I cannot write a series about avoiding mocks without mentioning Custom Assertion Matchers. If you don’t know what custom assertions are, here is pseudo code that uses a custom assertion :
That custom assertion matchers have an effect on mock usage might seem puzzling at first. Let me explain. Us, mere human developers, get lured into mocking when tests become too complicated. By keeping the tests simpler, Custom Assertion Matchers help use to avoid mocks. It’s a bit like why test data builders keep mocks at bay.
:bulb: We get lured into mocking when tests become too complicated
I already blogged about the benefits of Custom Assertion Matchers . Here I’m going to dive in their advantages against mocking.
This is the fifth post in a series about how to avoid mocks . If you haven’t yet, I recommend you to start fromthe beginning.
Why would we end up with mocks when we don’t have matchers ?
Let’s walkthrough a small story. Suppose we are building an e-commerce website. When someone passes an order, we want to notify the analytics service. Here is some very simple code for that.
class AnalyticsService def initialize @items =  end attr_reader :items def order_passed(customer, cart) cart.each do |item| @items.push(customer: customer, item: item) end end end class Order def initialize(customer, cart, analytics) @customer = customer @cart = cart @analytics = analytics end def pass # launch order processing and expedition @analytics.order_passed(@customer, @cart) end end describe 'Order' do it "notifies analytics service about passed orders" do cart = ["Pasta","Tomatoes"] analytics = AnalyticsService.new order = Order.new("Philippe", cart, analytics) order.pass expect(analytics.items).to include(customer: "Philippe", item: "Pasta") expect(analytics.items).to include(customer: "Philippe", item: "Tomatoes") end end
Let’s focus on the tests a bit. We first notice that the verification section is large and difficult to understand. Looking in more details, it knows too much about the internals of AnalyticsService. We had to make the items accessor public just for the sake of testing. The test even knows how the items are stored in a list of hashes. If we were to refactor this representation, we would have to change the tests as well.
We could argue that responsibility-wise, our test should only focus on Order. It makes sense for the test to use a mock to verify that the Order calls AnalyticsService as expected. Let’s see what this would look like.
it "notifies analytics service about passed orders" do cart = ["Pasta","Tomatoes"] analytics = AnalyticsService.new order = Order.new("Philippe", cart, analytics) expect(analytics).to receive(:order_passed).with("Philippe", cart) order.pass end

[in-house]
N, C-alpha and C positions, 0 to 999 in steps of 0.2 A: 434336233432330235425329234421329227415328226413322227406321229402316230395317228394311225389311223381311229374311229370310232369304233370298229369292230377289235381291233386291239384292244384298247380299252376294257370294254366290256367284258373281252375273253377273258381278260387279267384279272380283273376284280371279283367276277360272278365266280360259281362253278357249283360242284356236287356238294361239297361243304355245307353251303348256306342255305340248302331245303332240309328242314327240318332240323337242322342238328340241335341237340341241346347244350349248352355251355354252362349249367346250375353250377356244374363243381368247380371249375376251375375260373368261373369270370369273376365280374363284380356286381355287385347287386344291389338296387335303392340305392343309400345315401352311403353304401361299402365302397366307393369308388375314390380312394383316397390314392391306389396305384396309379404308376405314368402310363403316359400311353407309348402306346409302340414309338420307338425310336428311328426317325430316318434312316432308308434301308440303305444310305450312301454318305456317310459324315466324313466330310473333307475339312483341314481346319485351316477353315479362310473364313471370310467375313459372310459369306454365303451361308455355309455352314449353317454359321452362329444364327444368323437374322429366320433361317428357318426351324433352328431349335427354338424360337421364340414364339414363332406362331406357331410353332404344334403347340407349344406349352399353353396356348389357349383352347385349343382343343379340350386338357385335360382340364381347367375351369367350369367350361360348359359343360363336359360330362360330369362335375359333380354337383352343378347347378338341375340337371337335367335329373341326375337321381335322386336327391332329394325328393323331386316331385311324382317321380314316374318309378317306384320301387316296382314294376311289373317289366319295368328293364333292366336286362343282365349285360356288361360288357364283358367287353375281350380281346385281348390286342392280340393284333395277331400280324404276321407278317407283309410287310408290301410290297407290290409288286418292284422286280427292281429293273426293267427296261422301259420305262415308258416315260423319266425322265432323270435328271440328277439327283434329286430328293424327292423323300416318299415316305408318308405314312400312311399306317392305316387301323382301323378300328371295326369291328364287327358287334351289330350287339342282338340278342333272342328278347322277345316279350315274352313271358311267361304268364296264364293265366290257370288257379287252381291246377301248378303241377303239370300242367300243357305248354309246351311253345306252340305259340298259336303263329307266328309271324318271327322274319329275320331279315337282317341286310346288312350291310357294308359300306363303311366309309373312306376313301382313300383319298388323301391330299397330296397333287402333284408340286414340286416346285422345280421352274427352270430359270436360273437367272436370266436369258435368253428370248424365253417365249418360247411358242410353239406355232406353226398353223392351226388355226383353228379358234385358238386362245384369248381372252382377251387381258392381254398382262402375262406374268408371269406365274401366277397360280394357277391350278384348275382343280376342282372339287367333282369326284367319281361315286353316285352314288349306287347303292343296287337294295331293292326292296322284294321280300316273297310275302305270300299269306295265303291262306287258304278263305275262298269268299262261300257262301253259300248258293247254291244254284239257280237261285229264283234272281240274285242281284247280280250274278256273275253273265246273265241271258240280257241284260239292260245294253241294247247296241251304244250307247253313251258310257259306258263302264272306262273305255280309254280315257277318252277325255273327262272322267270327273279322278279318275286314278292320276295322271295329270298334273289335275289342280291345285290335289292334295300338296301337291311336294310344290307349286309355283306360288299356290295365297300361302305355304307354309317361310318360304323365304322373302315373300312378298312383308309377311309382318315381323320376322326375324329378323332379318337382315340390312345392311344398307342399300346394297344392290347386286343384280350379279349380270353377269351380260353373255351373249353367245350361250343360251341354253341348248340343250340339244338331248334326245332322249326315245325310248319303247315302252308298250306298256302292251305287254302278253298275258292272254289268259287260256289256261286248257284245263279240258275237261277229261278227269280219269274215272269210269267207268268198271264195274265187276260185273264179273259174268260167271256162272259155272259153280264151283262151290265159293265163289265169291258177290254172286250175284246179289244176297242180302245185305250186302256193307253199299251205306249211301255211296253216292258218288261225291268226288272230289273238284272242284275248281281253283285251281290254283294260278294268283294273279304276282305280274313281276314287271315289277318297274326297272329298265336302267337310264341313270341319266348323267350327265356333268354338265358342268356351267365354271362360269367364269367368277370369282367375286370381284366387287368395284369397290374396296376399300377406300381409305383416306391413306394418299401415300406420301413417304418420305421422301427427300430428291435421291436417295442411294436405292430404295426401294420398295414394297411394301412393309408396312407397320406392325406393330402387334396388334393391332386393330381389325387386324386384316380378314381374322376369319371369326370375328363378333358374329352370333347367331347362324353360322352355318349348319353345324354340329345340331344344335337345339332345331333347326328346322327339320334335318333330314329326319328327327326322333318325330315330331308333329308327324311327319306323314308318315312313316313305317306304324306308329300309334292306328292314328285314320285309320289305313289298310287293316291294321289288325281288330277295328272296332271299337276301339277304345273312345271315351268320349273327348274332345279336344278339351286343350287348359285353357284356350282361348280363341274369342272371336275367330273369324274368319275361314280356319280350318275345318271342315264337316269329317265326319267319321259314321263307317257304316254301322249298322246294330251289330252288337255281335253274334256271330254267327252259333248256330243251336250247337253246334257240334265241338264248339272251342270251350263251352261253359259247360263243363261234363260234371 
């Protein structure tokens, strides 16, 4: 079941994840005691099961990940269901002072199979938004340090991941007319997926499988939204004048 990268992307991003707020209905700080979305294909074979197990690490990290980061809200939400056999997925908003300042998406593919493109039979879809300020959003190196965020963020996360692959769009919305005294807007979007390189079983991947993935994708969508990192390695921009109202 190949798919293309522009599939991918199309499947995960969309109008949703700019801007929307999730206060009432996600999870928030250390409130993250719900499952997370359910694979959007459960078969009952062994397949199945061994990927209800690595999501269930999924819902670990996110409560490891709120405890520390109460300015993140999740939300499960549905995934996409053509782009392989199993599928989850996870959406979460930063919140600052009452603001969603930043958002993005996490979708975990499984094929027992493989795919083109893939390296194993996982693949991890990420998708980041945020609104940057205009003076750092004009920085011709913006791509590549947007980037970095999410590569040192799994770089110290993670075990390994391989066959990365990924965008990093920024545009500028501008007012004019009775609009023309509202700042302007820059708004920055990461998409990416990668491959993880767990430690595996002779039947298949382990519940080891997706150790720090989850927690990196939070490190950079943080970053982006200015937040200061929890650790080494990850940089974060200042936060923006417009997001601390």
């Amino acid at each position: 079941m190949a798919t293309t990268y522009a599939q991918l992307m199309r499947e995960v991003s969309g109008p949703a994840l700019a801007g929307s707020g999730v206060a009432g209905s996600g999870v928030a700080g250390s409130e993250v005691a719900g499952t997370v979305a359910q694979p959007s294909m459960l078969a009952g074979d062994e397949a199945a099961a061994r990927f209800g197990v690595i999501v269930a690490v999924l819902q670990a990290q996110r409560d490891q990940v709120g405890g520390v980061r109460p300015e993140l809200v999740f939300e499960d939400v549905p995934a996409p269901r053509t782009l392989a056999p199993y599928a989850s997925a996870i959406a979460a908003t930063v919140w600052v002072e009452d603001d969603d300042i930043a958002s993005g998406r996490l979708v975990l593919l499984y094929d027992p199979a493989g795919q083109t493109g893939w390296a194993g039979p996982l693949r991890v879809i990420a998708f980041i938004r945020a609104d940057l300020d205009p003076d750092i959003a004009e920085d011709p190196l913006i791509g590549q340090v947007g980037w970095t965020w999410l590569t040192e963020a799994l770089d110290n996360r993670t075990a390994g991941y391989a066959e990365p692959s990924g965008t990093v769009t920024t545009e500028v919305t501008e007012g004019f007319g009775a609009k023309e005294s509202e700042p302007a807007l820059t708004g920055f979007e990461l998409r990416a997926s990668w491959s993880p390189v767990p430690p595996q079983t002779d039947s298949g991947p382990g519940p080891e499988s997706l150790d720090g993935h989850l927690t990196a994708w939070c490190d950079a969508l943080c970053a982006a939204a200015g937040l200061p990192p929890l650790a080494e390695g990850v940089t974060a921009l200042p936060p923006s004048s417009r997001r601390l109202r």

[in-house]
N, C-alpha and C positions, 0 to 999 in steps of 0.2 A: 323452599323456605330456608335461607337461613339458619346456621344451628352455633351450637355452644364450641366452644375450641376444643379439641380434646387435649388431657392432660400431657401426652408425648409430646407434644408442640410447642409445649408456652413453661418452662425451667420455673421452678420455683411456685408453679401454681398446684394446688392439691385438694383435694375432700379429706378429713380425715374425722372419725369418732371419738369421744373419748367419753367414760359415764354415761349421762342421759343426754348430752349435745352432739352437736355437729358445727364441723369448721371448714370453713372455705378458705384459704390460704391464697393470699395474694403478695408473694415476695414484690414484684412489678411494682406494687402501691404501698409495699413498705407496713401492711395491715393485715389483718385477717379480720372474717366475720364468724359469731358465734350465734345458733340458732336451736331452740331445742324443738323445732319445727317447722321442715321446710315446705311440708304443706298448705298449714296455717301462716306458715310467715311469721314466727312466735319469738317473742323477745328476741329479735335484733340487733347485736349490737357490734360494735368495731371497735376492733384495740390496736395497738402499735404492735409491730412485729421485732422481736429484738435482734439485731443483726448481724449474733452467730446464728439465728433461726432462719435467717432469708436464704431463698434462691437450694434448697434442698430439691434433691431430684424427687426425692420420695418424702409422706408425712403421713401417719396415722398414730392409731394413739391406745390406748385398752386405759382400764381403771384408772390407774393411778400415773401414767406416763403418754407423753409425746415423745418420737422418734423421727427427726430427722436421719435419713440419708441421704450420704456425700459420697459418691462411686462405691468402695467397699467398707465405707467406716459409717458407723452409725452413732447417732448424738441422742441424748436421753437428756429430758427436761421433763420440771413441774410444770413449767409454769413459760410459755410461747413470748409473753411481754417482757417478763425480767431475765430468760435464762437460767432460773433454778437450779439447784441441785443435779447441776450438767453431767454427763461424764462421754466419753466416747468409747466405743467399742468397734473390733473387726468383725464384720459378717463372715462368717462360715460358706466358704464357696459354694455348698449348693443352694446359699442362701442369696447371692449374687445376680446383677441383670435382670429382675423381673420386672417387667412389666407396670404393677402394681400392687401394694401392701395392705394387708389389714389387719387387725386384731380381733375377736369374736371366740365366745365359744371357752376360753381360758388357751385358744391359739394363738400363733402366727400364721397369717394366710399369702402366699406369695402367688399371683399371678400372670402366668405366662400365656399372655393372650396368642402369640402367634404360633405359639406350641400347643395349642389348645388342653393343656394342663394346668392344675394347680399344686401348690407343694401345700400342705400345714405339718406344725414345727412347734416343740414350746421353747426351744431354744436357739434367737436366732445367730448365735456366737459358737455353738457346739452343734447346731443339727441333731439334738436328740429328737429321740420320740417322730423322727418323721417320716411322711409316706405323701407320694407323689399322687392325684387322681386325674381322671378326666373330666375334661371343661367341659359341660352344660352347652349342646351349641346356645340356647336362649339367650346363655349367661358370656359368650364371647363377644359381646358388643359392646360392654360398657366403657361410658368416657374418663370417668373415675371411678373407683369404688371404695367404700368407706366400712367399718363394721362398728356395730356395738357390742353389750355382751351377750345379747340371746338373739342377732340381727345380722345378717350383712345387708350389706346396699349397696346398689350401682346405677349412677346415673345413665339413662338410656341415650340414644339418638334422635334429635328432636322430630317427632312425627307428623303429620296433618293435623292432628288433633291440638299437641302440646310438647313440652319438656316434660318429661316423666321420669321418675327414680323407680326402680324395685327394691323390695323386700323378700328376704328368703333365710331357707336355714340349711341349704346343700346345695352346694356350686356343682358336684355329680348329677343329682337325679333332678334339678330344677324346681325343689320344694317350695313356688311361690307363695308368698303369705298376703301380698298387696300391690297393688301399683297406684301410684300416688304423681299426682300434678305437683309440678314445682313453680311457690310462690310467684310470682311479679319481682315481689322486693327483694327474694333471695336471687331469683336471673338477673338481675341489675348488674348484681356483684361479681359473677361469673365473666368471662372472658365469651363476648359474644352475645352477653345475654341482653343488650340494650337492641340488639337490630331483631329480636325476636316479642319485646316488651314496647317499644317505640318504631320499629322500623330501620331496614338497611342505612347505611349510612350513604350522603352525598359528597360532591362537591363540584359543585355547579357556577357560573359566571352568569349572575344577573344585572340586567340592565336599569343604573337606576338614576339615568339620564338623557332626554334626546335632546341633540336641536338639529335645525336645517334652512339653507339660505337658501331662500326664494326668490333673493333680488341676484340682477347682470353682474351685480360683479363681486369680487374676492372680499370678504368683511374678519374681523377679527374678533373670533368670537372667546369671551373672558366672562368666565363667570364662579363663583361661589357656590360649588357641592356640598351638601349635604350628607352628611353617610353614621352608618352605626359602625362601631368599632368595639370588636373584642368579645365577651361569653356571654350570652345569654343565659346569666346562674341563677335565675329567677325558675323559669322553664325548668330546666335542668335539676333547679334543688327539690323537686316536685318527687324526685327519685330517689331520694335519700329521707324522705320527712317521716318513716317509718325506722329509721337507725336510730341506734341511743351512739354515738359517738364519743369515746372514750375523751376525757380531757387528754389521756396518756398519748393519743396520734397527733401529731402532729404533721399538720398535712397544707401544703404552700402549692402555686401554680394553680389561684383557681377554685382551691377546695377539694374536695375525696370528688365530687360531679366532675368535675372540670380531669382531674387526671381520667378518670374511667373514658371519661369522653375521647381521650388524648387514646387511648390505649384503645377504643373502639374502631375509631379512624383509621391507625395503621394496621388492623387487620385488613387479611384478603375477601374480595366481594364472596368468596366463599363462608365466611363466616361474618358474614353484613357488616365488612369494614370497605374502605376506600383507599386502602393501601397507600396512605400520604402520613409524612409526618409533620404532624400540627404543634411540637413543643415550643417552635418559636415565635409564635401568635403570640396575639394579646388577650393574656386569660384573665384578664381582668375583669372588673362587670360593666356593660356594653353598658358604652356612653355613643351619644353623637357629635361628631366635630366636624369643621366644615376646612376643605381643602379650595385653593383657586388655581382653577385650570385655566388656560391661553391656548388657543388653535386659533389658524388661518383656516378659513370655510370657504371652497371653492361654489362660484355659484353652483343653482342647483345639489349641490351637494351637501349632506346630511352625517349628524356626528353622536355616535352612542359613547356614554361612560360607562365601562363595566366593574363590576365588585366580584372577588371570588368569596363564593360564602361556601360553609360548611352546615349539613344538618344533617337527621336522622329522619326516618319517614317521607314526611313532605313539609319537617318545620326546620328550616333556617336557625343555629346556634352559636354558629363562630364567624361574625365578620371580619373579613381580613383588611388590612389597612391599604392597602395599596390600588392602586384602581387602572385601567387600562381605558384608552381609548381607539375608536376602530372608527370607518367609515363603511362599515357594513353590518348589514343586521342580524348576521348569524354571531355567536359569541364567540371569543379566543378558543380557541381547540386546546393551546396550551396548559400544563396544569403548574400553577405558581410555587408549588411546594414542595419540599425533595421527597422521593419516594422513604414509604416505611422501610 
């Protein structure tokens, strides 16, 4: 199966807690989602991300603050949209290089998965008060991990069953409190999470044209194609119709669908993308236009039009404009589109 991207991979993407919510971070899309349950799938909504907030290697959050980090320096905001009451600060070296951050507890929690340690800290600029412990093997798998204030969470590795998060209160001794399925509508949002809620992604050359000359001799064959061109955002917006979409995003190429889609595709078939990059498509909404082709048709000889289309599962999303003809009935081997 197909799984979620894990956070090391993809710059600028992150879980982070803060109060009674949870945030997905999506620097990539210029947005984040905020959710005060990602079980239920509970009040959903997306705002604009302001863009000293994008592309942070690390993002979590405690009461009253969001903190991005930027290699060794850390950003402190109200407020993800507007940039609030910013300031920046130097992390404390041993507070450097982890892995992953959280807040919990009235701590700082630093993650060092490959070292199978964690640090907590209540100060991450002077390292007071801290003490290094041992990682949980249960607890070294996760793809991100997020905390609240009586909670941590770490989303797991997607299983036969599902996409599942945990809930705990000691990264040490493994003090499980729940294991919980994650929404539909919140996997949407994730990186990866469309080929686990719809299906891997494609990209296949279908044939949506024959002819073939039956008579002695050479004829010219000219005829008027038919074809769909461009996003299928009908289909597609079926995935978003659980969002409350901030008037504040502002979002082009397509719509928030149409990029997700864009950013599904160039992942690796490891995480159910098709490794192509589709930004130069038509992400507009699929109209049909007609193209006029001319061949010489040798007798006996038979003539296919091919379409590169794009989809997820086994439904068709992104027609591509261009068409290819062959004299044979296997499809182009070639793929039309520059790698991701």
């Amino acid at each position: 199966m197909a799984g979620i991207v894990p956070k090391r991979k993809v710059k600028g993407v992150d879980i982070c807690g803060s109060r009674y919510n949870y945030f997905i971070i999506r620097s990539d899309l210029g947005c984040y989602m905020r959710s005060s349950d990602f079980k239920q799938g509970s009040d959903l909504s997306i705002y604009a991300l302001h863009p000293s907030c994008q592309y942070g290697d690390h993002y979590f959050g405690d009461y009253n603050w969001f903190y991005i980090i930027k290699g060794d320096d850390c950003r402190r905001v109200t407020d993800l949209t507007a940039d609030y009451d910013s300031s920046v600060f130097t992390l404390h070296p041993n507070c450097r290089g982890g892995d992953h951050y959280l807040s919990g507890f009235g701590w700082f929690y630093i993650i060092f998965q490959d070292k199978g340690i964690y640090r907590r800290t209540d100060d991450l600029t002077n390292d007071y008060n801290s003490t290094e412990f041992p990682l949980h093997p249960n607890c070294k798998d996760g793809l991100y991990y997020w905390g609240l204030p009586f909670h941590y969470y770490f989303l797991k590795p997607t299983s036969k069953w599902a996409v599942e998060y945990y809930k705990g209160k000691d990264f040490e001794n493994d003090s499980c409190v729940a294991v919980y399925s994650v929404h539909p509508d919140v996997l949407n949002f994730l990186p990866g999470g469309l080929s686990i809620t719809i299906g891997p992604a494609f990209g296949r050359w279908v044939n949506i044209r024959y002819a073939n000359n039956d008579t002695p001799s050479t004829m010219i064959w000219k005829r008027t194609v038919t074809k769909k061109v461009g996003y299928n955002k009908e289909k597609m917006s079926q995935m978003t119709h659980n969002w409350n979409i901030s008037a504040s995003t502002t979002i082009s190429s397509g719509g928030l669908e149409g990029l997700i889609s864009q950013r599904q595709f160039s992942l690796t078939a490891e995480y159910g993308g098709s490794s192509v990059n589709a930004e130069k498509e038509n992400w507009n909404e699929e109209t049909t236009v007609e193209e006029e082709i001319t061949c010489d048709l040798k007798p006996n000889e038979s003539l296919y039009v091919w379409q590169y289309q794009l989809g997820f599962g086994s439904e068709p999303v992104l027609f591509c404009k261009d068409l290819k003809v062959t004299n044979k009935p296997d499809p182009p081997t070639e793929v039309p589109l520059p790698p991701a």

Sure, the test code is simpler. It’s also better according to good design principles. The only glitch is that we now have a mock in place with all the problems I describedbefore.
This might not (yet) be a problem in our example but, for example, the mock ‘cuts’ the execution of the program. Suppose that someday, the Order starts expecting something from the AnalyticsService. We’d then need to ‘simulate’ the real behavior in our mock. This would make the test very hard to maintain.
Matchers to the rescue
Let’s see how a matcher could help us here. The idea is to improve on the first ‘state checking’ solution to make it better than the mock one. We’ll extract and isolate all the state checking code in a custom matcher. By factorizing the code in a single matcher, we’ll reduce duplication. The matcher remains too intimate with the object, but as it is now unique and well named, it’s less of a problem. Plus, as always with matchers, we improved readability.
RSpec::Matchers.define :have_been_notified_of_order do |customer, cart| match do |analytics| cart.each do |item| return false unless analytics.items.include?(customer: customer, item: item) end true end end describe 'Order' do it "notifies analytics service about passed orders" do cart = ["Pasta","Tomatoes"] analytics = AnalyticsService.new order = Order.new("Philippe", cart, analytics) order.pass expect(analytics).to have_been_notified_of_order("Philippe", cart) end end
Here is how we could summarize the pros and cons of each approach :
|:-1: duplicated code||:-1: duplicates the program behavior||:heart: customizable error messages||
|:-1: breaks encapsulation||:heart: more readable||
|:-1: intimacy with the asserted object||
|:heart: factorizes the assertion code||
Depending on your situation, you might find further design improvements. In our example, a publish-subscribe pattern might do. A better design is likely to fix the encapsulation problem of the matcher. Here again, the custom assertion matchers will help. In most cases, it will be enough to change the implementation of the matchers only.
:bulb: Custom assertion matchers make refactoring easier by factorizing test assertions.
Summary of small-scale techniques
I’m done with small scale mock avoiding techniques. To summarize, the first thing to do is to push for more and more immutable value objects . Not only does it help us to avoid mocks, but it will also provides many benefits for production code. Practices likeTest Data Builders and Custom Assertion Matchers simplify dealing with Immutable Value Objects in tests. They also help to keep tests small and clean, which is also a great thing against mocks.
In the following posts, I’ll look into architecture scale techniques to avoid mocks. I’ll start with Hexagonal architecture.